The New Legal Realism
Authors: Elizabeth Mertz, University of Wisconsin Institute for Legal Studies, Emory University School of Law
Lawyers and law professors frequently draw on social science, and there are many social scientists who devote their careers to studying legal institutions and processes. Yet despite their apparent overlap in interests, professionals from these different fields may have difficulty communicating effectively because they in essence speak different “languages”. In recent years, the legal academy is evincing renewed interest in empirical research on law. However, there is little sustained attention to the problems involved in translating between the very different worlds of law and social science. Building from the considerable expertise of the ABF, the New Legal Realism Project aims at developing improved interdisciplinary collaboration among law professors, lawyers, and social scientists.
For the initial NLR conference, the ABF teamed up with the Institute for Legal Studies at University of Wisconsin, which also has a long history of leadership in the social science study of law. Subsequent conferences and presentations have combined forces with interested scholars at other institutions as well; a second conference was held at Emory University School of Law, and a third occurred at the University of Wisconsin in October 2007. The NLR Project encourages integration of multiple perspectives and methods in studying law: qualitative and quantitative, “bottom up” and “top down” studies of legal processes and institutions. This builds from a tradition of integrative multidisciplinary scholarship typical of the ABF. The first NLR conference generated a unique collaboration between a peer-reviewed journal and a law review, which jointly published the conference proceedings. “New Legal Realism Symposium: Is It Time for a New Legal Realism?” appeared as Vol. 2005, No. 2 of the Wisconsin Law Review, and the second conference publication appeared as a symposium in the ABF’s journal Law & Social Inquiry.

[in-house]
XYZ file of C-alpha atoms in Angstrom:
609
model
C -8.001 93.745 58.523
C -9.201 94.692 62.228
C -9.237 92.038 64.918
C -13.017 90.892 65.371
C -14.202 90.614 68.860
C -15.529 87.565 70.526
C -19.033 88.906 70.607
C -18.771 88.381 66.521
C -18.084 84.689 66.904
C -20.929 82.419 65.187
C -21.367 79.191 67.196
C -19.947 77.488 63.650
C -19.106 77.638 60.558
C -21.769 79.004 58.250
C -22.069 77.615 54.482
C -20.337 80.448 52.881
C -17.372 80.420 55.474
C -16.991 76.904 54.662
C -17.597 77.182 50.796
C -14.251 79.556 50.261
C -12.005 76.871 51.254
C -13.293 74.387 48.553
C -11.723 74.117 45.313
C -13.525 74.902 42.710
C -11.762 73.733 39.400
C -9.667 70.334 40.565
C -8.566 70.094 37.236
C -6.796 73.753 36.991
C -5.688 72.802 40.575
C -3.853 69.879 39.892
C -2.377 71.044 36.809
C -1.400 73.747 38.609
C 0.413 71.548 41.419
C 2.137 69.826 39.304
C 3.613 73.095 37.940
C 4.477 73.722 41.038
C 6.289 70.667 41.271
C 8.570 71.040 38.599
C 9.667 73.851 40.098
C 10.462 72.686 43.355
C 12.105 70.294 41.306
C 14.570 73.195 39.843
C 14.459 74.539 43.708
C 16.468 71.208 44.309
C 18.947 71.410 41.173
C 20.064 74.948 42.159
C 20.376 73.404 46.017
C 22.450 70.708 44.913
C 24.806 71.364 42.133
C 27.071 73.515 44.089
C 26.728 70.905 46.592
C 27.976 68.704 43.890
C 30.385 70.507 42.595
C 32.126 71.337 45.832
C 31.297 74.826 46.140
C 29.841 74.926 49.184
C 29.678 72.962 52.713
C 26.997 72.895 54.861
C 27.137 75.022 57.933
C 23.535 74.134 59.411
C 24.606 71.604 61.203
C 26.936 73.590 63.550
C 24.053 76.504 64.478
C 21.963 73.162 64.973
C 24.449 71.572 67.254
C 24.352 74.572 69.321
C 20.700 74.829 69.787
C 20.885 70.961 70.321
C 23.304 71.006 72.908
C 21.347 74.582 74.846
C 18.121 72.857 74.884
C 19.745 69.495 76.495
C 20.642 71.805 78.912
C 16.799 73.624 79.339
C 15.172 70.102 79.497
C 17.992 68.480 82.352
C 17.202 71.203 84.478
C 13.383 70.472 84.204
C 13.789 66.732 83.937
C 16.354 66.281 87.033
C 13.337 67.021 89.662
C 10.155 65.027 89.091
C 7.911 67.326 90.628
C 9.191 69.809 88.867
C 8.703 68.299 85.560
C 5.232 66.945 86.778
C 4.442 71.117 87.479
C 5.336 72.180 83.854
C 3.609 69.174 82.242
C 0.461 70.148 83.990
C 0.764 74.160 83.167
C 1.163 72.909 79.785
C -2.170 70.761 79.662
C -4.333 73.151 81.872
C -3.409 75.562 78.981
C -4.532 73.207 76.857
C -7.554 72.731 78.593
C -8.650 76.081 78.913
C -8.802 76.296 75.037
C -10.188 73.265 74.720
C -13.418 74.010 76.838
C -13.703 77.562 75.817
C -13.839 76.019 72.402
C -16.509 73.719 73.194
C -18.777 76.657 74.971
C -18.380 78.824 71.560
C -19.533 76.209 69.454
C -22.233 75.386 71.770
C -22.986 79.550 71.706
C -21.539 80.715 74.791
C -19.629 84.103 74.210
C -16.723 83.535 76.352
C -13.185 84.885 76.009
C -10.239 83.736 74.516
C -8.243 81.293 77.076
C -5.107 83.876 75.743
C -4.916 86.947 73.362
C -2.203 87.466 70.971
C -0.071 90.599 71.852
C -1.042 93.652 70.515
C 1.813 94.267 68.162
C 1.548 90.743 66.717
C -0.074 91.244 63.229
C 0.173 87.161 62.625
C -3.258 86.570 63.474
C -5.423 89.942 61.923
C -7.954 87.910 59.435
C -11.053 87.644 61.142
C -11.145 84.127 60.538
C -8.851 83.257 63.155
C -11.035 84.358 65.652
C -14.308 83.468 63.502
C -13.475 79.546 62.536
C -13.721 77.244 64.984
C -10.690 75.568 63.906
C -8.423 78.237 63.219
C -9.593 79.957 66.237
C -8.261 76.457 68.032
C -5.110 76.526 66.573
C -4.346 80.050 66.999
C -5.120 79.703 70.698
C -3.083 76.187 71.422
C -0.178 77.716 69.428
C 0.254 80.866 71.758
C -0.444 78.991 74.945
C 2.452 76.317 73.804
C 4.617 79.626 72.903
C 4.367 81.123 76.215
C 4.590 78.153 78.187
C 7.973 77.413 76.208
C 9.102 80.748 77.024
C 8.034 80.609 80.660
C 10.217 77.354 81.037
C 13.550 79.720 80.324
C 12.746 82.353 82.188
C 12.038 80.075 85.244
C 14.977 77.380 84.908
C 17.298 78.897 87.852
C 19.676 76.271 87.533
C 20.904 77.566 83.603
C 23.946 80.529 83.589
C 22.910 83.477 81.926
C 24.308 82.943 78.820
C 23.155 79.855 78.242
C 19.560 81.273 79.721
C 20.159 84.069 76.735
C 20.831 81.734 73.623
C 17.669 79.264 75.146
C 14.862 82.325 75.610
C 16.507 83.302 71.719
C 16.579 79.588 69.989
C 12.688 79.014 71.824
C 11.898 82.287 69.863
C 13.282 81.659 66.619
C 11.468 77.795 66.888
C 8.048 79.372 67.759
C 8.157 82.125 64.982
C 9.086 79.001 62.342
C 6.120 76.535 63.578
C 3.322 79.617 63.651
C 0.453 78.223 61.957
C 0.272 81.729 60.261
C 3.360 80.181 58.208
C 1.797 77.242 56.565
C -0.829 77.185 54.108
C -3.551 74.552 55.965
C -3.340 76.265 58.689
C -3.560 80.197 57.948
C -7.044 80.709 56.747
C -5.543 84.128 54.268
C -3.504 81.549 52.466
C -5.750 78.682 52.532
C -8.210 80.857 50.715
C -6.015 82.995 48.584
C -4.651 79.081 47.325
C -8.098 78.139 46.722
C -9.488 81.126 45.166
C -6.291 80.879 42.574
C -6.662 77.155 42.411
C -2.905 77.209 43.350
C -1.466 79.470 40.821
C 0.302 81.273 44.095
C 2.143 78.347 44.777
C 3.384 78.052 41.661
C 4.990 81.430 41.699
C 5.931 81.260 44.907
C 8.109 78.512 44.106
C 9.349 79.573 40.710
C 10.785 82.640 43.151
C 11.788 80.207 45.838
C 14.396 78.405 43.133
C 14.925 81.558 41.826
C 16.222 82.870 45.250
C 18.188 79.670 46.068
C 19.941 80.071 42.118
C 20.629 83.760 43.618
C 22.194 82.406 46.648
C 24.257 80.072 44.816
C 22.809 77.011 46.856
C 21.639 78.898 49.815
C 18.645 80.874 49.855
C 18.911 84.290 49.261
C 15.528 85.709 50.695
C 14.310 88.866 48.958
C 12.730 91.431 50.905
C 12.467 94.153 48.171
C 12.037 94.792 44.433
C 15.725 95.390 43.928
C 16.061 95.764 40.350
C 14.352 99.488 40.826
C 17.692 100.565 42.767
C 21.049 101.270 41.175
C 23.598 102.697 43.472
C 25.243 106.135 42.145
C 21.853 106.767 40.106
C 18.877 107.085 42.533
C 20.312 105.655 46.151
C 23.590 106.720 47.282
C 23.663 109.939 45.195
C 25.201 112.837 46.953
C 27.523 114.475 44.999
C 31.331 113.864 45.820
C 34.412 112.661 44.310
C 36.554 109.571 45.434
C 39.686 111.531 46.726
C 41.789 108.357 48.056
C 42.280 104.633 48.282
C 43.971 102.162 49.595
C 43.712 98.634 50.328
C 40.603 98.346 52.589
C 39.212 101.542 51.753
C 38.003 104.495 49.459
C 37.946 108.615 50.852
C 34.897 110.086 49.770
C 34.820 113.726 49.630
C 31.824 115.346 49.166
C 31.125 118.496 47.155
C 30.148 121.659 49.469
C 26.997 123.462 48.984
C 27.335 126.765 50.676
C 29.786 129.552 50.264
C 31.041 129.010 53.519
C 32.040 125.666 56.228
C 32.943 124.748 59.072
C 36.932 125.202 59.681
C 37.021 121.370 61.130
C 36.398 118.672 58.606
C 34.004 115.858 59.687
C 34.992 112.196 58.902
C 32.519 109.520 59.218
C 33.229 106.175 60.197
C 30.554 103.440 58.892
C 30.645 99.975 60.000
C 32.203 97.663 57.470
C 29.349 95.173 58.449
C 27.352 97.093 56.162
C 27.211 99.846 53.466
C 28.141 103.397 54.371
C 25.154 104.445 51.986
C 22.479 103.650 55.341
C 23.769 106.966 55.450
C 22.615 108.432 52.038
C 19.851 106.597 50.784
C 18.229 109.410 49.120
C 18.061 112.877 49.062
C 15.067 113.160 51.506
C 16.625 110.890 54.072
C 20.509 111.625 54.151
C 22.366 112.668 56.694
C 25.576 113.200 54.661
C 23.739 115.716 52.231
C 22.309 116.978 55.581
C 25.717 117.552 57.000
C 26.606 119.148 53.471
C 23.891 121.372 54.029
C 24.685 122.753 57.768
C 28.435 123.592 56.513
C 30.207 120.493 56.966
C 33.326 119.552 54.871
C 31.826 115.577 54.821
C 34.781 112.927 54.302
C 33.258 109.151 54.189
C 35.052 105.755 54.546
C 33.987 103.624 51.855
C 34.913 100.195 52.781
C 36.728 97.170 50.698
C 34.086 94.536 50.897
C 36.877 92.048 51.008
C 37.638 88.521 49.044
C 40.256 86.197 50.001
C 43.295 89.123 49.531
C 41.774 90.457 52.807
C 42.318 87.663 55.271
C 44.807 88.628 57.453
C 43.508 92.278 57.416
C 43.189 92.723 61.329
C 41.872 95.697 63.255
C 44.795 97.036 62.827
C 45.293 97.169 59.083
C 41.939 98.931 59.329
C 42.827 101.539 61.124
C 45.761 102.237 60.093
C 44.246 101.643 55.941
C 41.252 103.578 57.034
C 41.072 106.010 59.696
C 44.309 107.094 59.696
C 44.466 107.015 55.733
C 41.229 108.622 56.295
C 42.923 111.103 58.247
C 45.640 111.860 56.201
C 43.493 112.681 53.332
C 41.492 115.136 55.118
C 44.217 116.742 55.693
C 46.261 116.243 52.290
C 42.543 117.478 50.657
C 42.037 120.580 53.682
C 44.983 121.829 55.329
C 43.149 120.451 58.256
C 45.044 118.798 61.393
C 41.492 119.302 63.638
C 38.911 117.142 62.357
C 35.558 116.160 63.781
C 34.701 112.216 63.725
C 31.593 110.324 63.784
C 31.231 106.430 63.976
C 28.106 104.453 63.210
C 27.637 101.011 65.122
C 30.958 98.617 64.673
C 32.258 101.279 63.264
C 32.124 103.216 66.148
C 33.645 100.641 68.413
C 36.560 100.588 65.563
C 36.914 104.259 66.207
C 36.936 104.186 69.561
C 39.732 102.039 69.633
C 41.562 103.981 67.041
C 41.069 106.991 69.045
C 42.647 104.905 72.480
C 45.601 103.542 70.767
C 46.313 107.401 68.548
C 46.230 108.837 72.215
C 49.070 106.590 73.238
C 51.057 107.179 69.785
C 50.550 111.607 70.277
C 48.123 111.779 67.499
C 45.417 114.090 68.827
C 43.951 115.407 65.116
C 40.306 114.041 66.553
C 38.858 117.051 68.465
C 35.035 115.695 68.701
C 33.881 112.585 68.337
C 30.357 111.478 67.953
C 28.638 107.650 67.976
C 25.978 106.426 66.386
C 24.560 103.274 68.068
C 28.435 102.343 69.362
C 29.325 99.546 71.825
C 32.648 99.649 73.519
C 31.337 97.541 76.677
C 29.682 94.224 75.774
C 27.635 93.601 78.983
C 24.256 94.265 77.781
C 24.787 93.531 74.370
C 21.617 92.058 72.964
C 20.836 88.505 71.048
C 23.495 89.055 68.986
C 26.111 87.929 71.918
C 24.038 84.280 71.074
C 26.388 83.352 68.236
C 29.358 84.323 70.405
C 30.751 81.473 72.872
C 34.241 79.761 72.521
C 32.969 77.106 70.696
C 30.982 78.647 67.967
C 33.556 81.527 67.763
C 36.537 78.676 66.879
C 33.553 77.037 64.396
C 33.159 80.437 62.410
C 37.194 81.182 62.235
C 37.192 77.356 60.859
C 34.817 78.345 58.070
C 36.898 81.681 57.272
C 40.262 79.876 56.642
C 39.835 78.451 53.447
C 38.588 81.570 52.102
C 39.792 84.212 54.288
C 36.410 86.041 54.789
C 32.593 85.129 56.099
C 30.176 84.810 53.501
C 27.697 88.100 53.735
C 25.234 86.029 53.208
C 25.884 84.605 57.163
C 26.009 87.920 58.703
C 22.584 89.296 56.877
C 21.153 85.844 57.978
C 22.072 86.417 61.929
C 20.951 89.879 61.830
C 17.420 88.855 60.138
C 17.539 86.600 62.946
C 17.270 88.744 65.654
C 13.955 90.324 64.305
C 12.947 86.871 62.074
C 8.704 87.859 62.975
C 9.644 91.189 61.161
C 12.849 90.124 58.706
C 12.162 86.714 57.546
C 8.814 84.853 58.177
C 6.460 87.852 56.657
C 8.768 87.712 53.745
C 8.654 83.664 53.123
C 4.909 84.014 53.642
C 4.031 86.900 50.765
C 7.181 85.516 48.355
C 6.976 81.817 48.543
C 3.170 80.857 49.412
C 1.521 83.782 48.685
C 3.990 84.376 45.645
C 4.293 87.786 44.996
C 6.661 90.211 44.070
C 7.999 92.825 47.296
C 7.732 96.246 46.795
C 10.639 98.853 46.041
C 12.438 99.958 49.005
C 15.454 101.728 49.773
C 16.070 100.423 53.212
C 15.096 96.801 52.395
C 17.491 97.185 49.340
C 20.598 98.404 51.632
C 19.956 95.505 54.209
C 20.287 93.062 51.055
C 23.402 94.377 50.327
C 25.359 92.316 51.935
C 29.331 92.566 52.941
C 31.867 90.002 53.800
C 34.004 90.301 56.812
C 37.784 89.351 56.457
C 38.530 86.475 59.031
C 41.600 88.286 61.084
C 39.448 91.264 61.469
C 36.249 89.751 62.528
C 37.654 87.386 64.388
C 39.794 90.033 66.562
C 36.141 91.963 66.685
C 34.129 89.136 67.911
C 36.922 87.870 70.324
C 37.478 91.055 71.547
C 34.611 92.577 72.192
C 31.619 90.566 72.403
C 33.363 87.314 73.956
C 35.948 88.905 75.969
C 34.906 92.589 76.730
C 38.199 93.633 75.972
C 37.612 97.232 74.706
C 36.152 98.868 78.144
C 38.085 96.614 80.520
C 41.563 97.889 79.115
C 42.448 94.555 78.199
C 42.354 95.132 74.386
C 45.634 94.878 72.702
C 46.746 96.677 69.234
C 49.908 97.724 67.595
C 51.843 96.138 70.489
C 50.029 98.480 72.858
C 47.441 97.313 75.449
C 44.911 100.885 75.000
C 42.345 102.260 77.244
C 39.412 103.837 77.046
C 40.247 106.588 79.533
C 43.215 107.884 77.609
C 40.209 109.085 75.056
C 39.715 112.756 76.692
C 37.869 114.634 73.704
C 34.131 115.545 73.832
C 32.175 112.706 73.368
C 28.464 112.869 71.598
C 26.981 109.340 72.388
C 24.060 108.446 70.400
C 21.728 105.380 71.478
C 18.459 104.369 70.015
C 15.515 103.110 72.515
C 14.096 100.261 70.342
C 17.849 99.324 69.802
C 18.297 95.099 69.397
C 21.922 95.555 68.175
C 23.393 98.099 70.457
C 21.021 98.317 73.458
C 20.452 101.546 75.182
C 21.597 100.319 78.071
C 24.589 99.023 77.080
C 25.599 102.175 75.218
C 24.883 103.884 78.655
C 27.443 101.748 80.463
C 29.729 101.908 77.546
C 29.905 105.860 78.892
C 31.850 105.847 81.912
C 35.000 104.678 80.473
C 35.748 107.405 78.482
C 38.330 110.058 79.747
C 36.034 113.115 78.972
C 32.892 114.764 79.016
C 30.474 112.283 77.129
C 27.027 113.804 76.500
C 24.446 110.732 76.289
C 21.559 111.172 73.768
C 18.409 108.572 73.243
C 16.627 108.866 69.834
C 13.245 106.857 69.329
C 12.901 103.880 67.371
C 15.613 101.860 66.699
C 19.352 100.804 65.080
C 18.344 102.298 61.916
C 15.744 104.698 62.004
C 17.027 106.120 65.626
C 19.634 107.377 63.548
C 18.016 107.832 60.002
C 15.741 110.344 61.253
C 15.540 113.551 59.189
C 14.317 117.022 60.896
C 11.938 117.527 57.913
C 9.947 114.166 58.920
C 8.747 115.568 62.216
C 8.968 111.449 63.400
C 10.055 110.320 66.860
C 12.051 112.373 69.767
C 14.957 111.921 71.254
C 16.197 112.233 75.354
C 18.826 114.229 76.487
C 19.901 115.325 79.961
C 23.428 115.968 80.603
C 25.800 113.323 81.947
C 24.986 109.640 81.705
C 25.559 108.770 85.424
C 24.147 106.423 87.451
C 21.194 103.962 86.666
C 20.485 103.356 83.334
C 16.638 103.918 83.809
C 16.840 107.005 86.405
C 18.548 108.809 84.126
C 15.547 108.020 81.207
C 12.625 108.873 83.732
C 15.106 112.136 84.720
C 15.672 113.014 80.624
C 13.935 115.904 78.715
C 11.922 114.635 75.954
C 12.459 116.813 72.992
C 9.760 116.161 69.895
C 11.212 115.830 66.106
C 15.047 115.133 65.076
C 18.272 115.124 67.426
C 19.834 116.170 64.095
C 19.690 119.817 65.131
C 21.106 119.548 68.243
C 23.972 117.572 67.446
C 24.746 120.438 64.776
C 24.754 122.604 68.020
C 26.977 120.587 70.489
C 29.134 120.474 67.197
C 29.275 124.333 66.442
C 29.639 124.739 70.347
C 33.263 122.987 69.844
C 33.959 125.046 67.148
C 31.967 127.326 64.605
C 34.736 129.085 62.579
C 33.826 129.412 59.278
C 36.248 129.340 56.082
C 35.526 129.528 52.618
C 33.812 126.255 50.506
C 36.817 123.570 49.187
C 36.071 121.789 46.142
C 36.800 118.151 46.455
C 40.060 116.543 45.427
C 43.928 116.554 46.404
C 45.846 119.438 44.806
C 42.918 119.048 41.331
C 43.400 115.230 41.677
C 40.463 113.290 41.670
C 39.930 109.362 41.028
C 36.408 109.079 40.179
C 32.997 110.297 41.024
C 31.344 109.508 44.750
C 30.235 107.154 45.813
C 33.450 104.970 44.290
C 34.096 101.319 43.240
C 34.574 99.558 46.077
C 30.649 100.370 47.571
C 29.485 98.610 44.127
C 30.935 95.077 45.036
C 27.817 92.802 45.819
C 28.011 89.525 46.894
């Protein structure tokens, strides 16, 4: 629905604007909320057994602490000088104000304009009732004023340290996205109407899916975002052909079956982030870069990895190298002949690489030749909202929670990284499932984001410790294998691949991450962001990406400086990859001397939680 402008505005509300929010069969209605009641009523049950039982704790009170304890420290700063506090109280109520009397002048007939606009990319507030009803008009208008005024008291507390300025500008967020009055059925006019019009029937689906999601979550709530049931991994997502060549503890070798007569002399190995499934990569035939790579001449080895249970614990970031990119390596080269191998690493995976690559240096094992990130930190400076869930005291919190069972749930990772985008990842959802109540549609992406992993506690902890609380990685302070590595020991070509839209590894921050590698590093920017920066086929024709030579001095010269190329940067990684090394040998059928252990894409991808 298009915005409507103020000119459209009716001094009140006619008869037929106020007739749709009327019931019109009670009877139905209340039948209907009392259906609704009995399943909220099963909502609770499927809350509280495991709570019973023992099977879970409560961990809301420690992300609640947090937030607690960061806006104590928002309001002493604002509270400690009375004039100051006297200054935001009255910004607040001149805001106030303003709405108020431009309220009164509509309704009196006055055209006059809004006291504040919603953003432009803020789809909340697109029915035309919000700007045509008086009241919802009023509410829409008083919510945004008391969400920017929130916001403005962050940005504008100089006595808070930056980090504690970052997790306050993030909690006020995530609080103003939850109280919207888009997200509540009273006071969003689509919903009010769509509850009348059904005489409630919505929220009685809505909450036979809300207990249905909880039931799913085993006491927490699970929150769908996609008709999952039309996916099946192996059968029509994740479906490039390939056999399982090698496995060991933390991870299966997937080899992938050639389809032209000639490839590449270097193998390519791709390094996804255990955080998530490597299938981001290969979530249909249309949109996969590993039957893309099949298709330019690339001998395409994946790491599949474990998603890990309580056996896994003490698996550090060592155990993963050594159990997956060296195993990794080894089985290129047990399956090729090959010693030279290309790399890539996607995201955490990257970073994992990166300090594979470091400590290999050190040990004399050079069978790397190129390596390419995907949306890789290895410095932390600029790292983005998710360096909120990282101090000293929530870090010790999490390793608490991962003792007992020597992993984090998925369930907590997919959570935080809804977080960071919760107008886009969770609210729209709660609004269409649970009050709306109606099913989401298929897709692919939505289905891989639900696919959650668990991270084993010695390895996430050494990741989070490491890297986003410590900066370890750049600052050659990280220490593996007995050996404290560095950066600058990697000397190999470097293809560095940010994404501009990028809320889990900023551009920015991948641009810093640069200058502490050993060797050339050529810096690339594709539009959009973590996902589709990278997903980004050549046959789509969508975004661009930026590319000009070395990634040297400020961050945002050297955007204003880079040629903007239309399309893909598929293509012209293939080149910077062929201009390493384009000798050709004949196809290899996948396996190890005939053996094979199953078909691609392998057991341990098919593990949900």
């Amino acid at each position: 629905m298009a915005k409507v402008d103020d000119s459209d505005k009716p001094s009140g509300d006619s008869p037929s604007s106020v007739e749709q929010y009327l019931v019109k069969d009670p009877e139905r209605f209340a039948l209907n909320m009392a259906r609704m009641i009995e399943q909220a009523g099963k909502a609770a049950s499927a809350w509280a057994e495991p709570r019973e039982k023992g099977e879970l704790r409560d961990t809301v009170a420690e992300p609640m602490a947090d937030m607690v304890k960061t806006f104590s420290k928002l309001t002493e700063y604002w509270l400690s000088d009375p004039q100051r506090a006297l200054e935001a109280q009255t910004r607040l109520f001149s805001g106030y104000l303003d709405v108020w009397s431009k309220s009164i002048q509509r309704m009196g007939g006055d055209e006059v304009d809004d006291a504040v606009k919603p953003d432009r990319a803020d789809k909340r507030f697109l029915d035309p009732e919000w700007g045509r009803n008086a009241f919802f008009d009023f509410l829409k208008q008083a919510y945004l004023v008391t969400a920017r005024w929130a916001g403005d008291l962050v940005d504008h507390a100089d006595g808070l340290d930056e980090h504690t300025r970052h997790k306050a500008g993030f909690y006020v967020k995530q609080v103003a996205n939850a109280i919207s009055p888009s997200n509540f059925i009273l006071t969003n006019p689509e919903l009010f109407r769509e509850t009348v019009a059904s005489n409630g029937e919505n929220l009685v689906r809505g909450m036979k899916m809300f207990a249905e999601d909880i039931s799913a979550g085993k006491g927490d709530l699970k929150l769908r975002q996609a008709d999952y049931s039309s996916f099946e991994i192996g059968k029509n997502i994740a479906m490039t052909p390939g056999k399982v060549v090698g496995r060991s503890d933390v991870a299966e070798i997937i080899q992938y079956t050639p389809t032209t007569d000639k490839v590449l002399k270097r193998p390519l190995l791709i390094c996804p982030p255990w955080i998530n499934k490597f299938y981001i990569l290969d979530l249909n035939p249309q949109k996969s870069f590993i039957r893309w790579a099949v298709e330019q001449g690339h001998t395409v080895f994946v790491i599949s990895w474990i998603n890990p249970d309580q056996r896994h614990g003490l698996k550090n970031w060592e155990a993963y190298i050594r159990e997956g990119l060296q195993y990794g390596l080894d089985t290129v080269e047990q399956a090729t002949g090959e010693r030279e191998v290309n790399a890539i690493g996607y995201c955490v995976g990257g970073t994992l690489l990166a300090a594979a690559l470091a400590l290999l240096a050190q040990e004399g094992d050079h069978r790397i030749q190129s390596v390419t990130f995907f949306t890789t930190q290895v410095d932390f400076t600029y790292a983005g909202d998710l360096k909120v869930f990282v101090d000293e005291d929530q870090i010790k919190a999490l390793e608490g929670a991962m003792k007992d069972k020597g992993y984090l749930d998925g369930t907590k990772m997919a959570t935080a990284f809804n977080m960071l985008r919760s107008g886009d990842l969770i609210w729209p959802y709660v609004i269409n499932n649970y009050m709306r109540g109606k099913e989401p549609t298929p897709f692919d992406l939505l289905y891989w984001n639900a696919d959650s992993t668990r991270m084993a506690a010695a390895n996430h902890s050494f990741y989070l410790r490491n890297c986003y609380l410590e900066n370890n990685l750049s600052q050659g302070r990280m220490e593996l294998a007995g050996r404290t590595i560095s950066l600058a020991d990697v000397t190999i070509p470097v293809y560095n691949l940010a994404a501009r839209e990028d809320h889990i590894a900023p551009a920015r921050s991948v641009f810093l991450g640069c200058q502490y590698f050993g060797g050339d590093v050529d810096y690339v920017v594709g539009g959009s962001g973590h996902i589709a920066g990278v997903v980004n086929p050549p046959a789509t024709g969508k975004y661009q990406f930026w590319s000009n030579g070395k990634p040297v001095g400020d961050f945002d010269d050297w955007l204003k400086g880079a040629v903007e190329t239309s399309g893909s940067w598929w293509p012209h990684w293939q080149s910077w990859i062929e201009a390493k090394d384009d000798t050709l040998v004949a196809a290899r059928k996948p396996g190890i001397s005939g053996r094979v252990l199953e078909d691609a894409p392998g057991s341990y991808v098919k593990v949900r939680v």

In addition to the NLR conferences, related presentations and seminars have been held at the ABF, the University of Wisconsin, and the Law and Society Association Meetings, and in plenary and other sessions at the American Association of Law Schools Meetings. Members of the ABF and Wisconsin Law School research faculties also participated in a symposium on New Legal Realism on the Empirical Legal Studies blog during 2006. NLR Projects members started a Collaborative Research Network under the aegis of the Law & Society Association devoted to "Realist and Empirical Legal Methods." The CRN has sponsored panels at the LSA Annual Meetings each year since it was started; in 2009 topics included combining qualitative and quantitative methods in sociolegal research, and empirical studies of global law.
The NLR Project webpage can be found at www.newlegalrealism.org